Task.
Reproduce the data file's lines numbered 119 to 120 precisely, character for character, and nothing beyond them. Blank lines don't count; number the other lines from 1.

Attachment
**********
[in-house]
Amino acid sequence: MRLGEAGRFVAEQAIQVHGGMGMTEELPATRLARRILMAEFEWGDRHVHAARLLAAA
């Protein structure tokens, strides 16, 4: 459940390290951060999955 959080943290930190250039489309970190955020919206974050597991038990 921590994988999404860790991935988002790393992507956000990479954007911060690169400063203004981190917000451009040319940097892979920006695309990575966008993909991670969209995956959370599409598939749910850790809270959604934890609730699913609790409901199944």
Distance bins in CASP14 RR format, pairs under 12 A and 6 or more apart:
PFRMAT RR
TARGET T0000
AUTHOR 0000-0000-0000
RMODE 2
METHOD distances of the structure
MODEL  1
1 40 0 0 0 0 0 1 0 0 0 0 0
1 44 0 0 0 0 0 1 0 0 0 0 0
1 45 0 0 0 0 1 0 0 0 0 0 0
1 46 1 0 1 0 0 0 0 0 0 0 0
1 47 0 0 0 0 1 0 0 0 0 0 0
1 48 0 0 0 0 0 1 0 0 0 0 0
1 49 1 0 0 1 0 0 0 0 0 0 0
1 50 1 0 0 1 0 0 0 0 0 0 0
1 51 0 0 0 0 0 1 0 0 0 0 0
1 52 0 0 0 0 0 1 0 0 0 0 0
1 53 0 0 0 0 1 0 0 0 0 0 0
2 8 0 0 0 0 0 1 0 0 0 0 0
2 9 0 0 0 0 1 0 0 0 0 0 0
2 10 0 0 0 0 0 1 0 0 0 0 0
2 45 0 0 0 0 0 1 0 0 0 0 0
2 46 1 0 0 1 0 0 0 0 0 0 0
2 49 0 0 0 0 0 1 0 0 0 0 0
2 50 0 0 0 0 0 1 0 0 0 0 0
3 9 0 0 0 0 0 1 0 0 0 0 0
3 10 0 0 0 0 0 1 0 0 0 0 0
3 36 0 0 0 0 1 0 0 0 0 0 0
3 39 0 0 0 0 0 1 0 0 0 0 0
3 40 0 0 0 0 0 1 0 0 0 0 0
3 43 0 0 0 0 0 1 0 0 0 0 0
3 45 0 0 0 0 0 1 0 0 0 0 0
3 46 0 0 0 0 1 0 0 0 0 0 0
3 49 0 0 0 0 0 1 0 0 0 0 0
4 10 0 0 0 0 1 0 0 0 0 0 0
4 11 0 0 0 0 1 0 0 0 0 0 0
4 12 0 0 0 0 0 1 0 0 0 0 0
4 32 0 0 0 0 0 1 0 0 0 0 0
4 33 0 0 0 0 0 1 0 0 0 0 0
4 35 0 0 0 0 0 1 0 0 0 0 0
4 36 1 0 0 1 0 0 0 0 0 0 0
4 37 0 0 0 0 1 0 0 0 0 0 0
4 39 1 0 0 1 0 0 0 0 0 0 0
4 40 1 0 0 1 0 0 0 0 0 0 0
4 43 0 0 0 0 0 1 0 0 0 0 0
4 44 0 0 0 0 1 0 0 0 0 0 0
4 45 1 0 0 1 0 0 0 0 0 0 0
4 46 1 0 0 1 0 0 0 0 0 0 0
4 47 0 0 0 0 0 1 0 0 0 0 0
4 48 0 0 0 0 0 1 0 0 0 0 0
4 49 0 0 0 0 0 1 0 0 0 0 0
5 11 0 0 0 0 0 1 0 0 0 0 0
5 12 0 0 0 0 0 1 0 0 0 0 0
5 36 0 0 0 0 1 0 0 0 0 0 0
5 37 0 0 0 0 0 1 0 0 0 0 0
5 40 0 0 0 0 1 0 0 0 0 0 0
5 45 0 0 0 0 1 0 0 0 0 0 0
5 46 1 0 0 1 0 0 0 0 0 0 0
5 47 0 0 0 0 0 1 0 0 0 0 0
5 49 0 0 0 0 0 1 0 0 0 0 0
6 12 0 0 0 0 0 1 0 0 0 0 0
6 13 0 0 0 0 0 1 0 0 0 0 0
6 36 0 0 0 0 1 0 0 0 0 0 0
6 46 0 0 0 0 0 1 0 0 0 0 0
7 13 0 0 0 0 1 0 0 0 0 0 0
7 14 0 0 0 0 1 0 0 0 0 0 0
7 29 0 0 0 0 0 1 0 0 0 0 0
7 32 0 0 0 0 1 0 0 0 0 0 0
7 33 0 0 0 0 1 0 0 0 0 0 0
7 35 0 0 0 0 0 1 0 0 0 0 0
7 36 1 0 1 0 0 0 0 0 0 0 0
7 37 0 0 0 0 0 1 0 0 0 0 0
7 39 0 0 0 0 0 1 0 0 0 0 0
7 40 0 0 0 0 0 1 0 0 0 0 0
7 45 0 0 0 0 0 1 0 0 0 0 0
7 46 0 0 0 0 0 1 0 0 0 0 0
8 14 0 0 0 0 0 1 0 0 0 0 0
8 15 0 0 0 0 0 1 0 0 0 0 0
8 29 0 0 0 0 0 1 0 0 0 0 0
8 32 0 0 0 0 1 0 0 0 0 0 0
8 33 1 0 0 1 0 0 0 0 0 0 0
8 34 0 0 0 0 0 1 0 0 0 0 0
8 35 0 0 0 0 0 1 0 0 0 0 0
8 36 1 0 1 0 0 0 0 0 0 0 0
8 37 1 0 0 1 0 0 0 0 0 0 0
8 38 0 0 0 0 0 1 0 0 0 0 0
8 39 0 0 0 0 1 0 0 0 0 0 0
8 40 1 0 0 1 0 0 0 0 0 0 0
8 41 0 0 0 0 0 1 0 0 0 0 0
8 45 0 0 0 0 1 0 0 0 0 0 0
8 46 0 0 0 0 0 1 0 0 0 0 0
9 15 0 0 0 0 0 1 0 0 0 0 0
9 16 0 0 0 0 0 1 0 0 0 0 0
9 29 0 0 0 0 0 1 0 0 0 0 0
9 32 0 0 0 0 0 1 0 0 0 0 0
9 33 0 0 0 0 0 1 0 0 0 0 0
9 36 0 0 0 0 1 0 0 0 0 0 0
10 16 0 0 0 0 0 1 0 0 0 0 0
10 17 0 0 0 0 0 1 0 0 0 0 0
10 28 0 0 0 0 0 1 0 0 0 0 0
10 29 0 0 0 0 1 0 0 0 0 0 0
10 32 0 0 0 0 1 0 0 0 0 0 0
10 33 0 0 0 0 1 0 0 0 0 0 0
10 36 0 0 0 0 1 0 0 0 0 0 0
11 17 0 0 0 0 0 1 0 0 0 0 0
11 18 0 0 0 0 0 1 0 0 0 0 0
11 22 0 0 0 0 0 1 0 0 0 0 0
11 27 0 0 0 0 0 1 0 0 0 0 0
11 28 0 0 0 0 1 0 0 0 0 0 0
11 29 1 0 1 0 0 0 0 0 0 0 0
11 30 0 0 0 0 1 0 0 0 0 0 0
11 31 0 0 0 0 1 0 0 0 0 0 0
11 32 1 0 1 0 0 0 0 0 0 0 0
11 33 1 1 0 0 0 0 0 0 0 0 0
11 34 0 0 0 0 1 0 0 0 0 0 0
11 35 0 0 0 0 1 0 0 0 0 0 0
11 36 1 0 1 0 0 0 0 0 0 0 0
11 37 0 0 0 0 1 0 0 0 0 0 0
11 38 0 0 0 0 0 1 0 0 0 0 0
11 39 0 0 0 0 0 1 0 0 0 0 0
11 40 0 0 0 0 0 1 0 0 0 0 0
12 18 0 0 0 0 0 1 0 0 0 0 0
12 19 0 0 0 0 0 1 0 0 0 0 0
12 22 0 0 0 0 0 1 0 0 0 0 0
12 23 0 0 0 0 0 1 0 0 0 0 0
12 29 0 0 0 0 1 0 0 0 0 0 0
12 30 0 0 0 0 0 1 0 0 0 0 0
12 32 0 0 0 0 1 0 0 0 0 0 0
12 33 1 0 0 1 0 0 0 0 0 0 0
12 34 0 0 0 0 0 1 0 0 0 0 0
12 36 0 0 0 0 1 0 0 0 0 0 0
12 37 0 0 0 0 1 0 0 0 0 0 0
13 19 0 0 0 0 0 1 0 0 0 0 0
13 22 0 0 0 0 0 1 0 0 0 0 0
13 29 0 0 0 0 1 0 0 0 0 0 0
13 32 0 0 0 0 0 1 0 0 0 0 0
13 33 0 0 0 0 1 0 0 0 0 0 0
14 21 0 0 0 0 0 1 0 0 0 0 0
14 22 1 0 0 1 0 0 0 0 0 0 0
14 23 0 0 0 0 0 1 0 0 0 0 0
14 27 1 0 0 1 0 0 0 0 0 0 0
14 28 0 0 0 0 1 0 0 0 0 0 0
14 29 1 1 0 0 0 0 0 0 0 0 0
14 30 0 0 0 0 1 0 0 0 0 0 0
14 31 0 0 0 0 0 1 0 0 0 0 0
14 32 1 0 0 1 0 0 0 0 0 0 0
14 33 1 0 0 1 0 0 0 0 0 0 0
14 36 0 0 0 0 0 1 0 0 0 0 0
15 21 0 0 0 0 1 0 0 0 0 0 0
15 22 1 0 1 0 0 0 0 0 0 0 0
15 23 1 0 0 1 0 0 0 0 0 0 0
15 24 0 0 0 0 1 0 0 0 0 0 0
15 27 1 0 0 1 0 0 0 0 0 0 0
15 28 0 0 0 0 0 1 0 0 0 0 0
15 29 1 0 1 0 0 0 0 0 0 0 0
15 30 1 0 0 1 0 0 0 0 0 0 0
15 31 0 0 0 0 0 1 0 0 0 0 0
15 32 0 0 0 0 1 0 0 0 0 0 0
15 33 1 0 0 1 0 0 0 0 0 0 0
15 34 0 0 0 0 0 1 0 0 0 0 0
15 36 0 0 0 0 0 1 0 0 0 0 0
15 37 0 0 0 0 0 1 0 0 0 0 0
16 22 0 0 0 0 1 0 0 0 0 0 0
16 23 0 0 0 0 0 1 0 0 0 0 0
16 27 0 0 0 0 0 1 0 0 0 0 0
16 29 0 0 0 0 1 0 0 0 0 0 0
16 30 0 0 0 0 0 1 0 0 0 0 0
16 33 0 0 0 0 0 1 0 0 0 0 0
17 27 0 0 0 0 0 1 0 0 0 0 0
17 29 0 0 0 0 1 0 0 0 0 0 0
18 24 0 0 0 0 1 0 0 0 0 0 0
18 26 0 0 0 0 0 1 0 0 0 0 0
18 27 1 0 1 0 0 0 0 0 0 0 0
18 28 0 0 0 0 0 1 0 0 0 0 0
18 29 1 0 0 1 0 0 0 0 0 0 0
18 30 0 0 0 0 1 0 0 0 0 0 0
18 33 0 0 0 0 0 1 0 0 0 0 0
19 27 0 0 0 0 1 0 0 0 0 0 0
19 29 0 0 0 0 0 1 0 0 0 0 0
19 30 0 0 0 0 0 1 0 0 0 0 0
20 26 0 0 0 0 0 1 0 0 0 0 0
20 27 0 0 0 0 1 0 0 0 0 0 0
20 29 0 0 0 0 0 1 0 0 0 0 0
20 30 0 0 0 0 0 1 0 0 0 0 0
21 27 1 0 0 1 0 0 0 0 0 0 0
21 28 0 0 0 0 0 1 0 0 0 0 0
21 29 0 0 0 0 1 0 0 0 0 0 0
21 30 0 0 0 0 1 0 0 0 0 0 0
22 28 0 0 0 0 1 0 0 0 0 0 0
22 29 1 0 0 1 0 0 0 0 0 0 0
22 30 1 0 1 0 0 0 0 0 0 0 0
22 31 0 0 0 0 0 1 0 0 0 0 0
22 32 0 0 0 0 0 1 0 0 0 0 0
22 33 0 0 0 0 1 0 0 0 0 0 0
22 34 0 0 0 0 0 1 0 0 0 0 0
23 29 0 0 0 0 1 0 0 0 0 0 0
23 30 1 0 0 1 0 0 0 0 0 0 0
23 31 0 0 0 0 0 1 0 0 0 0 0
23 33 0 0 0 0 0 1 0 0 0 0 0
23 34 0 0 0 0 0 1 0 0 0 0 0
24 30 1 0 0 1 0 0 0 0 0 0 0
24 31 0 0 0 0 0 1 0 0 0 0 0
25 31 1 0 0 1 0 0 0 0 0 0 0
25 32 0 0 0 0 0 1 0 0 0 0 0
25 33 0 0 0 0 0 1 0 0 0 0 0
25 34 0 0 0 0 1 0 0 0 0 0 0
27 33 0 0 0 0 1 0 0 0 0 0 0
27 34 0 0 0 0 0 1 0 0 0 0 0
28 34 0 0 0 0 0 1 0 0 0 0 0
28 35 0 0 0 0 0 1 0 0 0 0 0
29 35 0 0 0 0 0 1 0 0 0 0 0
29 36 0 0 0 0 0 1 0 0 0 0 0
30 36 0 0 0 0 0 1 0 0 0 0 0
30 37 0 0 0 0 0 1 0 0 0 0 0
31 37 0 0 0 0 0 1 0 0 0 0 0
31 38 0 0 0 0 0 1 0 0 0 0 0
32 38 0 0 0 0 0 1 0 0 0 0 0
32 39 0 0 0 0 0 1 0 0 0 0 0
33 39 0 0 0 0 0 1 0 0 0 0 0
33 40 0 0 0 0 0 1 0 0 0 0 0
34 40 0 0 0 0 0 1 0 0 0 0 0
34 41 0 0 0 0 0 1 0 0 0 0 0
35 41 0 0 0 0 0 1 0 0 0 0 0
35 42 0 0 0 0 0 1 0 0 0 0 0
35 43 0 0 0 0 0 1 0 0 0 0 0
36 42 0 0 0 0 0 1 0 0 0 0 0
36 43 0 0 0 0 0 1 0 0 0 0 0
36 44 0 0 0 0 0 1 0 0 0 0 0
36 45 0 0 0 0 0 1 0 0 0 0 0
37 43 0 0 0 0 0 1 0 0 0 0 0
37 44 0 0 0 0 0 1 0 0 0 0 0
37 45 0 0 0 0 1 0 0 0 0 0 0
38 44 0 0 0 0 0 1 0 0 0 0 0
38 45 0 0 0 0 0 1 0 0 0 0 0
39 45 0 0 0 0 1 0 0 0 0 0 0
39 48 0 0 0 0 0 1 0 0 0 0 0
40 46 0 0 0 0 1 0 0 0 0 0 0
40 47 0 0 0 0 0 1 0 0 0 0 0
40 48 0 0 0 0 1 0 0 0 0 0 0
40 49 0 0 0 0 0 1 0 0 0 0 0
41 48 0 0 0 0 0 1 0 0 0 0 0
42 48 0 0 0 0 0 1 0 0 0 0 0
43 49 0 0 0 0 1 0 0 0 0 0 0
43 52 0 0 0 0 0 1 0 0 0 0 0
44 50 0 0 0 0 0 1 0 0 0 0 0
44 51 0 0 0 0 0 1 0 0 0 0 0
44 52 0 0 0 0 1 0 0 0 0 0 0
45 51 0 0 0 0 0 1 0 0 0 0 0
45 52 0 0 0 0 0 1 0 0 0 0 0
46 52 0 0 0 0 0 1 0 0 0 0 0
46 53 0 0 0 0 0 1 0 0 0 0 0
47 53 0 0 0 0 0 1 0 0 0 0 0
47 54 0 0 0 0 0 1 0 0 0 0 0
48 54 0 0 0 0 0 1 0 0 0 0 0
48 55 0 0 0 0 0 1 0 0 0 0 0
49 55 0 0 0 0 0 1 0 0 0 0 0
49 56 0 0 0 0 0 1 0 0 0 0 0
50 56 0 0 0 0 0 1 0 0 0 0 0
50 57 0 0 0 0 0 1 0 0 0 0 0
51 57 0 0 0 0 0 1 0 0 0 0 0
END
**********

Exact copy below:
11 35 0 0 0 0 1 0 0 0 0 0 0
11 36 1 0 1 0 0 0 0 0 0 0 0